Up to this point, the cause of LGBT rights had been marching on steadily for the decade following Stonewall in 1969, and some of the more liberal UK local councils and schools were funding LGBT groups and anti-homophobia projects by the 1980s. The cause was also closely linked to the growing trade union movement, with LGBT activist groups fighting alongside the miners against pit closures, and Labour adopting a resolution to criminalise discrimination against lesbian, gay, and bisexual people at its 1985 annual conference.
As the demands for gay rights became louder and more public, so rose an ugly tide of homophobia to meet it. As part of the Conservative Party’s 1987 election campaign, posters were issued attacking Labour for putting ‘politics’ into education with books such as Young, Gay & Proud, and The Playbook for Kids About Sex, which included information about gay as well as straight sex, claiming Labour planned to read them out in schools. The British press furiously reported on books that featured children with two mums or dads, claiming that children were being corrupted and put at risk, sentiments echoed across many parts of society.
Already hostile to the LGBT community, the police were buoyed by the legislation and conducted more raids on gay bars and clubs across the country, and openly harassed people in areas such as Manchester’s Gay Village. Queer people fought back with large protests and marches, and in May 1988, on the eve of Section 28 coming into force, lesbian activists stormed the BBC studios during the Six O’clock News. That same year, Sir Ian McKellen came out publicly in response to Section 28, vociferously fighting its passage into law and hoping to change the public’s mind about gay people.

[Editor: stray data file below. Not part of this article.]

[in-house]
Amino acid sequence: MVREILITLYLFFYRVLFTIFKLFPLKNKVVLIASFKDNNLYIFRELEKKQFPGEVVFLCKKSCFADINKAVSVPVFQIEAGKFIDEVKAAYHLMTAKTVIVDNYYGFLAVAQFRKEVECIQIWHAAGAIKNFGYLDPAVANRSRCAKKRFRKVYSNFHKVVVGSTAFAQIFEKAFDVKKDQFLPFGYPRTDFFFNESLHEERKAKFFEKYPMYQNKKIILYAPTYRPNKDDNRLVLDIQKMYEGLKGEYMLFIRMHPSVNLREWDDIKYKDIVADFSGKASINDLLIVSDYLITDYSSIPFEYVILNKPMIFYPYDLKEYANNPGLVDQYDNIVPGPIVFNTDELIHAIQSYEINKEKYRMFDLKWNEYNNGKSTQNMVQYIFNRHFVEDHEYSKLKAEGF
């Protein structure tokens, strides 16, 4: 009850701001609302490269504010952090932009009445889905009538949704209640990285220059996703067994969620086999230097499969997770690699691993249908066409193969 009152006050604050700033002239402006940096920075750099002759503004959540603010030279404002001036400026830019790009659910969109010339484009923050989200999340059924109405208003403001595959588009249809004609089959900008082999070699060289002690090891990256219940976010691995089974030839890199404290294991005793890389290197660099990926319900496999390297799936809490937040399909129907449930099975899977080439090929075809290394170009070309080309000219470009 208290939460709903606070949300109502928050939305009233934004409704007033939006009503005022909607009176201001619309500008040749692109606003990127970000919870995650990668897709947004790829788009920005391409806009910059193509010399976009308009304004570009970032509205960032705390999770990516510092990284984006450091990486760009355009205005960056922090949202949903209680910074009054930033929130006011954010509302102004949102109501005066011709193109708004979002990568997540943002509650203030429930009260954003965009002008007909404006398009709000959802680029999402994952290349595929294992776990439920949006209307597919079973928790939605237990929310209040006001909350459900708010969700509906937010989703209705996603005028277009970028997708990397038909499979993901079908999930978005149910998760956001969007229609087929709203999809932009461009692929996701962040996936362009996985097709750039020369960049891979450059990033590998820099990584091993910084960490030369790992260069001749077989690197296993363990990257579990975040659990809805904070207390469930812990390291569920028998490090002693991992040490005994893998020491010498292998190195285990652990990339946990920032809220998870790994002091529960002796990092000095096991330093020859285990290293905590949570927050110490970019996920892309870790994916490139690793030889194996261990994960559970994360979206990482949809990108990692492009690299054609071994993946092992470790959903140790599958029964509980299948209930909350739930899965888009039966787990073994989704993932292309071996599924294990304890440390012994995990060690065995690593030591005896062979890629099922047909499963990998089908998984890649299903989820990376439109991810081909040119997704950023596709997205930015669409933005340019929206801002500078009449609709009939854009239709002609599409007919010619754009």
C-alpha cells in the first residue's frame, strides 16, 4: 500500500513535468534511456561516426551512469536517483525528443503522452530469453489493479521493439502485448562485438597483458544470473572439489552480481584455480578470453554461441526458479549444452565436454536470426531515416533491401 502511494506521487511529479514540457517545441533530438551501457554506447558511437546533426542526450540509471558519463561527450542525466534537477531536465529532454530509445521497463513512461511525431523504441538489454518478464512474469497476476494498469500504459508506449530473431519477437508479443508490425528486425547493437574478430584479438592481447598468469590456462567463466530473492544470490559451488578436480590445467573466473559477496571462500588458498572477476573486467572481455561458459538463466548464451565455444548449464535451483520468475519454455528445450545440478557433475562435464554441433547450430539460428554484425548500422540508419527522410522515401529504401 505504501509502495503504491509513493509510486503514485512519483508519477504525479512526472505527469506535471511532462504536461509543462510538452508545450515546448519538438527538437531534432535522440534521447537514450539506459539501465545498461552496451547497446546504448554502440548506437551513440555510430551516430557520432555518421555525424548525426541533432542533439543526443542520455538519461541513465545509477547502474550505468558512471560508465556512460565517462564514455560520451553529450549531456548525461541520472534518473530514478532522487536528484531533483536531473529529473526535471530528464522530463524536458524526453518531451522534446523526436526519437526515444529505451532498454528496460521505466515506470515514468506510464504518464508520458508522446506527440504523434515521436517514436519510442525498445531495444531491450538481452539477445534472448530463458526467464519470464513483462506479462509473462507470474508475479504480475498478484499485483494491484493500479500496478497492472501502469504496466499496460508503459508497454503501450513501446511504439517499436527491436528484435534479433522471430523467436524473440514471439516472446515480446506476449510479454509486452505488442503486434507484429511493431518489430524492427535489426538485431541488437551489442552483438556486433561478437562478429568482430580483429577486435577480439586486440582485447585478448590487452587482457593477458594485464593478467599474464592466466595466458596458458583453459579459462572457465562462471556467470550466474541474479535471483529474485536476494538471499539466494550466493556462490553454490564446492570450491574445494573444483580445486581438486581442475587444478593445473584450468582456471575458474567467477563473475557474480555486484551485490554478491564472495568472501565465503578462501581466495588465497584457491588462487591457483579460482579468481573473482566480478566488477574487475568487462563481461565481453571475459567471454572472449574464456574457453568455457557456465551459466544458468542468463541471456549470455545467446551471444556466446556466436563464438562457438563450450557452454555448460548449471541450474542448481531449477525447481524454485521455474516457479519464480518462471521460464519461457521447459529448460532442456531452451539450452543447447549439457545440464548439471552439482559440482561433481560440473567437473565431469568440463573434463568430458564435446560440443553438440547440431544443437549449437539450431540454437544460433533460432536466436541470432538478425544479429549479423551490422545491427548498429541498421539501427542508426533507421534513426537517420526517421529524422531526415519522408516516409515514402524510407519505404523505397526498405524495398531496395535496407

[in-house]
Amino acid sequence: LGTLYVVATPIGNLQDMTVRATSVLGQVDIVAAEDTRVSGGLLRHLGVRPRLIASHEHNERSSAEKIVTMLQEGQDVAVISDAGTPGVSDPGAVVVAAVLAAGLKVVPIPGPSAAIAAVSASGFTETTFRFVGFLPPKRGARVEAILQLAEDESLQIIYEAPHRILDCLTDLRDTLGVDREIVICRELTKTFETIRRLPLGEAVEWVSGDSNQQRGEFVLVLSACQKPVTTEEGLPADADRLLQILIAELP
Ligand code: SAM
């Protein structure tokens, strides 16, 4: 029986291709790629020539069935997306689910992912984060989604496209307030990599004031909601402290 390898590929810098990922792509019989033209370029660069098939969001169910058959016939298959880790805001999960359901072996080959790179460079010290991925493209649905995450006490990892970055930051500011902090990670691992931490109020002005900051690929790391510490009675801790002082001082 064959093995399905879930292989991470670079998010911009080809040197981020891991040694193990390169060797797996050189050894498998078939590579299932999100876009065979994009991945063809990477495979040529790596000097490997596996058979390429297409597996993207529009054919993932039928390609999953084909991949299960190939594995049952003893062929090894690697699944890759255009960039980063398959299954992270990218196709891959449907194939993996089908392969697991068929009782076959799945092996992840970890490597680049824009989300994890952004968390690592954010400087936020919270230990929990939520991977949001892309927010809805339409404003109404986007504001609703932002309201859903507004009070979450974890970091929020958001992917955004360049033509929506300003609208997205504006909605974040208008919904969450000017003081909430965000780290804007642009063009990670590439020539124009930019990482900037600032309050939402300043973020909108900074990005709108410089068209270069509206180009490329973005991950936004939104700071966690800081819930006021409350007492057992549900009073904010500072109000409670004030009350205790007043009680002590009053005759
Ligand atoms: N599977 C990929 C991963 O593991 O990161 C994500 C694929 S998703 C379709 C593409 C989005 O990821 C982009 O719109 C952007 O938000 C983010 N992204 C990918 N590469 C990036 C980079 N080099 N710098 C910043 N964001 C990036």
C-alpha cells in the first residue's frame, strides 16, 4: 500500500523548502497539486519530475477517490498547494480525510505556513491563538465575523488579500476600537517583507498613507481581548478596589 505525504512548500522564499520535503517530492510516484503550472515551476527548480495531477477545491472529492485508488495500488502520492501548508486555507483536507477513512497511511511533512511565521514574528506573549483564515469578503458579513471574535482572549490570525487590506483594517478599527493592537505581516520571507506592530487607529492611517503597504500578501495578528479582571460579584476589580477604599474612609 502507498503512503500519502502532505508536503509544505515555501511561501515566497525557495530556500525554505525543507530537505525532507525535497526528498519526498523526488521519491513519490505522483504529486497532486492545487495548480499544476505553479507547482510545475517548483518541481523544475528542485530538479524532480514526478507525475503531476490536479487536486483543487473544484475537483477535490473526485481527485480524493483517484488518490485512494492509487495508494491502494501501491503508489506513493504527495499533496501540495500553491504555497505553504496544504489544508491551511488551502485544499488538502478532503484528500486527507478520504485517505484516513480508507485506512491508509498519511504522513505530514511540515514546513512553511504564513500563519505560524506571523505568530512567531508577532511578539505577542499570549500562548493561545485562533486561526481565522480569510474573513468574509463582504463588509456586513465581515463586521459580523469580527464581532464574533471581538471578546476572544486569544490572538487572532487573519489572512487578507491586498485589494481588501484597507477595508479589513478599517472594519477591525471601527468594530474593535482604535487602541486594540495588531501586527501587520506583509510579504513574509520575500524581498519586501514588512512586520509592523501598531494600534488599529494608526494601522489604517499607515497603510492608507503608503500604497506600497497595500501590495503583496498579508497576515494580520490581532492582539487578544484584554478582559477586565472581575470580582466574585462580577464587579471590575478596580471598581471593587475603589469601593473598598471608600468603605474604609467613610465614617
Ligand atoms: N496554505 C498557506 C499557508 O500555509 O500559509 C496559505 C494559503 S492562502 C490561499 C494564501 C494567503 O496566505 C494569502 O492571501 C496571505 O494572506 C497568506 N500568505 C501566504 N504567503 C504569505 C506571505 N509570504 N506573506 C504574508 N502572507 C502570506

Section 28 was made law on 24 May 1988. It was seen as a victory for the institution of the traditional family, protecting children from the corrupting and indoctrinating influence of gay people. Gay men in particular were seen as predatory and dangerous to be allowed around children. All these ideas are clearly mad, but were routinely disseminated by the media in a froth of outrage and homophobia for more than two decades.
Section 28: could it happen again?
If this all sounds like something from another time and completely impossible today, it’s worth looking at the way transgender people are currently being treated and talked about by mainstream media and in public discourse. As trans rights have become more talked about, so the opposition to their advancement has grown, just as with the rights of gay, lesbian, and bisexual people in the 80s and 90s.
As changes to the laws around self-identification have been proposed and discussed, various prominent people and publications have started to talk about trans people as a threat to cisgender women and children. Suddenly public bathrooms and changing rooms are no longer safe; trans women are seen as potential abusers, and children are being indoctrinated into becoming trans through the corrupting influence of popular culture.